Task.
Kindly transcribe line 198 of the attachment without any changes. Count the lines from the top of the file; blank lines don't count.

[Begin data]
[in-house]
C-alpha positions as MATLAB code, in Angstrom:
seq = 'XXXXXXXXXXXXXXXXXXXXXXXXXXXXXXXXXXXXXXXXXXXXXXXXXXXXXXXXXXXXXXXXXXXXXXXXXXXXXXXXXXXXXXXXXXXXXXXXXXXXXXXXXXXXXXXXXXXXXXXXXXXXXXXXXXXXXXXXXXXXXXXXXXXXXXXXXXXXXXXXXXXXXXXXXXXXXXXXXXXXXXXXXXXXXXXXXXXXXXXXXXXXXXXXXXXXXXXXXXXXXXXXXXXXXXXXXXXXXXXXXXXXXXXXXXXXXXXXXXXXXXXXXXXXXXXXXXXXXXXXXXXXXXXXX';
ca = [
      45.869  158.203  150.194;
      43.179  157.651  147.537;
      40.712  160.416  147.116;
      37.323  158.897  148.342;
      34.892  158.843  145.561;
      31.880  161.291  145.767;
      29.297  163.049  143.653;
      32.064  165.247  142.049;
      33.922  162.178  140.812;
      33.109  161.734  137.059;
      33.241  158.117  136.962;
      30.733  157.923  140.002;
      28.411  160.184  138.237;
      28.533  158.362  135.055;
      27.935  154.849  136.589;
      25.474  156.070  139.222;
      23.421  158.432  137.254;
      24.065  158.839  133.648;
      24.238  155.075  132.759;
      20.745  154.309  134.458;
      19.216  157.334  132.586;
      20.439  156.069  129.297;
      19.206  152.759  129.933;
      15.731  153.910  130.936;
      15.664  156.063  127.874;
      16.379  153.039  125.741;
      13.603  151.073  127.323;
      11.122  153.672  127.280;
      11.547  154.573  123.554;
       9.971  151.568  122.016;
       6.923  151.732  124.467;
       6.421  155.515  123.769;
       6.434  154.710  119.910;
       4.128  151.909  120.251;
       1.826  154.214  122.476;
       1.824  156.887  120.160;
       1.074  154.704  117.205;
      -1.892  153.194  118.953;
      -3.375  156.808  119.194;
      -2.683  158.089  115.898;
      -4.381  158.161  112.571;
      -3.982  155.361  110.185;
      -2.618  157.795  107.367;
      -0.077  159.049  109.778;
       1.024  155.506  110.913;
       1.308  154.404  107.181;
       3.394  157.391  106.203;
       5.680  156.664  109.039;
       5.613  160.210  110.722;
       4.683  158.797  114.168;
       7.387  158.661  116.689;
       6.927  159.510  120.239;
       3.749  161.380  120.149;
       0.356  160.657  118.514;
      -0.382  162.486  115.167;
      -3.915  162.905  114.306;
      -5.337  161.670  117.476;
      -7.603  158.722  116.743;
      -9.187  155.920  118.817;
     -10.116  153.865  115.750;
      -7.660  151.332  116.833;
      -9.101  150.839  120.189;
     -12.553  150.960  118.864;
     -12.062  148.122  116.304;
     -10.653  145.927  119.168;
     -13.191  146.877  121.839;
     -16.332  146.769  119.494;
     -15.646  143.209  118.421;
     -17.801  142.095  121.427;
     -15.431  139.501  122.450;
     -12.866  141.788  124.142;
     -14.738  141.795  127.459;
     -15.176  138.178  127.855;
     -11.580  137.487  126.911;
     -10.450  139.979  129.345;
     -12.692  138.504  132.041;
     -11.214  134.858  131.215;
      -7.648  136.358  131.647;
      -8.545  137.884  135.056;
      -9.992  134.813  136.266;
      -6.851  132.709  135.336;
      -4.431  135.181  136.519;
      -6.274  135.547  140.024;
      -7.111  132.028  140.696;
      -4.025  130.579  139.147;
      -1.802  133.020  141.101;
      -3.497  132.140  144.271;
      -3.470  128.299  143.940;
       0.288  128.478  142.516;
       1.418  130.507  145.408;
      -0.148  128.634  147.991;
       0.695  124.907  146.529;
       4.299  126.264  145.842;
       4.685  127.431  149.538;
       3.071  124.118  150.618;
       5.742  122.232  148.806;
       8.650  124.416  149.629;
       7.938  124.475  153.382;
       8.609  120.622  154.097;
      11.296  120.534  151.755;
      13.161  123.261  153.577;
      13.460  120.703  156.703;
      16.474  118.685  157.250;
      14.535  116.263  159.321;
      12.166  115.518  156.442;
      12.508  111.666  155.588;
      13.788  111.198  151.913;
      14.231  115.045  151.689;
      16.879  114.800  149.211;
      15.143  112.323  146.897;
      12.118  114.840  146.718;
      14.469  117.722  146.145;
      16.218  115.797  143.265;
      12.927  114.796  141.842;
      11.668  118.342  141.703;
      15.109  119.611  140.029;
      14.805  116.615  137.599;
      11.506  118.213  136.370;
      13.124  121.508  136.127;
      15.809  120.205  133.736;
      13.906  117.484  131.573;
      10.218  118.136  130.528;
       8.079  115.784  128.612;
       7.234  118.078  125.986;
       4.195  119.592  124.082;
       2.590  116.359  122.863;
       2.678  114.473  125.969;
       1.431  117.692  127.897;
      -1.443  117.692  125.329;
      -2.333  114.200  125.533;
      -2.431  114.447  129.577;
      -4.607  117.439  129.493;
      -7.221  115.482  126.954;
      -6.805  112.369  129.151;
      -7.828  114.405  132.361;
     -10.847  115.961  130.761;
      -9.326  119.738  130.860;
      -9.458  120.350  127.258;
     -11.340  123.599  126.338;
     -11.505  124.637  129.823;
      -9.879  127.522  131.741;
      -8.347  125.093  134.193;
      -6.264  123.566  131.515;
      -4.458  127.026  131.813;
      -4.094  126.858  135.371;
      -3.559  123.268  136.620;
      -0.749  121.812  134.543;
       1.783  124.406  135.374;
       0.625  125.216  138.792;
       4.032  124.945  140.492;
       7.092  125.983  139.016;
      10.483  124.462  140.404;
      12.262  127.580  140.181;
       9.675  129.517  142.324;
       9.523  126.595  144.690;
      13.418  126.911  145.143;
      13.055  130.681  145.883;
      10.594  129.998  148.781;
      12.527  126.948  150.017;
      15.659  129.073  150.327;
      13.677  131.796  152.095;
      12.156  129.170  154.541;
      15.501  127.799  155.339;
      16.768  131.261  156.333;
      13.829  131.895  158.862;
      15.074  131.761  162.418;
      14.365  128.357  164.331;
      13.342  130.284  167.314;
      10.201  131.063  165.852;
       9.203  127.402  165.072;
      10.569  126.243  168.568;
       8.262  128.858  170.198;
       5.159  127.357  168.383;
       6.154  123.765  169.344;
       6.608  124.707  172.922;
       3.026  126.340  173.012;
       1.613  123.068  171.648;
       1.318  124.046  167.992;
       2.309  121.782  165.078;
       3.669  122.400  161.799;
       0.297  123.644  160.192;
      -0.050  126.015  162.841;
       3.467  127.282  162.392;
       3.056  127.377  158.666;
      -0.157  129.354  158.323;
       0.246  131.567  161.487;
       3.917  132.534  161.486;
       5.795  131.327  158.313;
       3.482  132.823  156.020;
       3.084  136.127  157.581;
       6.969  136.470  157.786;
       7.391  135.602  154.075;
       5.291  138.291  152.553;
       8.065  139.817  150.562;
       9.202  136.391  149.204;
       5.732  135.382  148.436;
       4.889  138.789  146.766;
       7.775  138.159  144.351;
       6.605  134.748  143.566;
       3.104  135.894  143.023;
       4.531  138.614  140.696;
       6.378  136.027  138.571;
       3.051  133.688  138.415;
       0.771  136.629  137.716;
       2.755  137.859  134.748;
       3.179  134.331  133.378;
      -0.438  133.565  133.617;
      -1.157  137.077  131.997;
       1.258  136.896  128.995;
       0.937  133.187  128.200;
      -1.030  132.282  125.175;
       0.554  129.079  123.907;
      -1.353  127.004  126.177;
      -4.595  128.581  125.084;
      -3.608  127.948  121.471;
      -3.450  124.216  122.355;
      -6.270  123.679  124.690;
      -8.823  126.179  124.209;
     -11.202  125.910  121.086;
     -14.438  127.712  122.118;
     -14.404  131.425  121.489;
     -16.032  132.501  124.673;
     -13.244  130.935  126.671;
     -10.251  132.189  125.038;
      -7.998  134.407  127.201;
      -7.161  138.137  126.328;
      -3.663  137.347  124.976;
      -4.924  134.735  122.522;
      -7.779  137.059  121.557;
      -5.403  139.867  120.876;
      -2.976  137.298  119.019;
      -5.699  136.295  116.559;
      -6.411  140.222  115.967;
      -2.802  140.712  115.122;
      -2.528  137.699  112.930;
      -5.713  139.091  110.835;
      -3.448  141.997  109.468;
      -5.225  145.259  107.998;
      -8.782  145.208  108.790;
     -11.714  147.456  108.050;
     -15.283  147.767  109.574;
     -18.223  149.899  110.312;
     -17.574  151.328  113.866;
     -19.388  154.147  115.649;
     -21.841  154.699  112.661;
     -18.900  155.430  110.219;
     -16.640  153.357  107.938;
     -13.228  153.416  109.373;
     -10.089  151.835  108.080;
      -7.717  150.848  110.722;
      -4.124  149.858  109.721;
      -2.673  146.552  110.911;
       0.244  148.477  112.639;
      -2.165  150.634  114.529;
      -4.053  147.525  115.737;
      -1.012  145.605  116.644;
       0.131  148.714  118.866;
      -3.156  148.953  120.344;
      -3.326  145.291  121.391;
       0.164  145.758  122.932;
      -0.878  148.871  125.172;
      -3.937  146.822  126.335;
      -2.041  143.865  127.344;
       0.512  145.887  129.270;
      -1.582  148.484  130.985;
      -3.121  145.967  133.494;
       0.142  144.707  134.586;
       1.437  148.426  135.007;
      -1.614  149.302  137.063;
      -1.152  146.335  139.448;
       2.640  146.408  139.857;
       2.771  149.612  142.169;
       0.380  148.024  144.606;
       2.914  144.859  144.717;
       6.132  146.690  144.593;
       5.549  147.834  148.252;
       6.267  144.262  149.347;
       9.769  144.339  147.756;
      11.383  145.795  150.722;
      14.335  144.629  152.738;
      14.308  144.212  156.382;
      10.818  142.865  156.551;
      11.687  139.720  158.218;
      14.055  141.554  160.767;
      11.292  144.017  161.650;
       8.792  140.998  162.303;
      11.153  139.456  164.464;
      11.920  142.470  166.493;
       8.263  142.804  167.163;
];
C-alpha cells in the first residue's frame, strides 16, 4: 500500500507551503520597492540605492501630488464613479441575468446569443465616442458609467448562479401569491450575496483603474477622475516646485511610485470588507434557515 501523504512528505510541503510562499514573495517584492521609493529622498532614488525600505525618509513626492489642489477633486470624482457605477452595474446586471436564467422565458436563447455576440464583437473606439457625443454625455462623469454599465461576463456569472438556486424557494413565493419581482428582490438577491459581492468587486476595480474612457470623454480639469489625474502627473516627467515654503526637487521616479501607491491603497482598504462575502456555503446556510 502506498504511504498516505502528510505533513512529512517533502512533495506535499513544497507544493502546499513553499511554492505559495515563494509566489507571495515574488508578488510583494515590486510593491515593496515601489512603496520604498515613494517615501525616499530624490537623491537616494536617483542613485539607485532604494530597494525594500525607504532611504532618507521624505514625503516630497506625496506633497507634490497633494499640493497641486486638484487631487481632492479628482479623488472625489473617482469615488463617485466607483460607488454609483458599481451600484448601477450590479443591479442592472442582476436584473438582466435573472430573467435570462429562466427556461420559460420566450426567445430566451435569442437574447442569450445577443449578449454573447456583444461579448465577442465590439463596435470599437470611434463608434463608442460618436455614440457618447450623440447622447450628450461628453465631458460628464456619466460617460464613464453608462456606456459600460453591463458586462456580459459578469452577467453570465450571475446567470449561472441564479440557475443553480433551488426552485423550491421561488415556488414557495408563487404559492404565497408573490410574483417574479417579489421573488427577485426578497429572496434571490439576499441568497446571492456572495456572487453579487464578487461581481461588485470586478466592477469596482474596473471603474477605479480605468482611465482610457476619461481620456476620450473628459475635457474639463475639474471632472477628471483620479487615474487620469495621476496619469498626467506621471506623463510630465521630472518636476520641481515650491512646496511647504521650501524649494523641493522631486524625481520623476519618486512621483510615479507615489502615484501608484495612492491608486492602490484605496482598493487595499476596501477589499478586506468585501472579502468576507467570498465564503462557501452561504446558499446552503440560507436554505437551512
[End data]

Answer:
       8.065  139.817  150.562;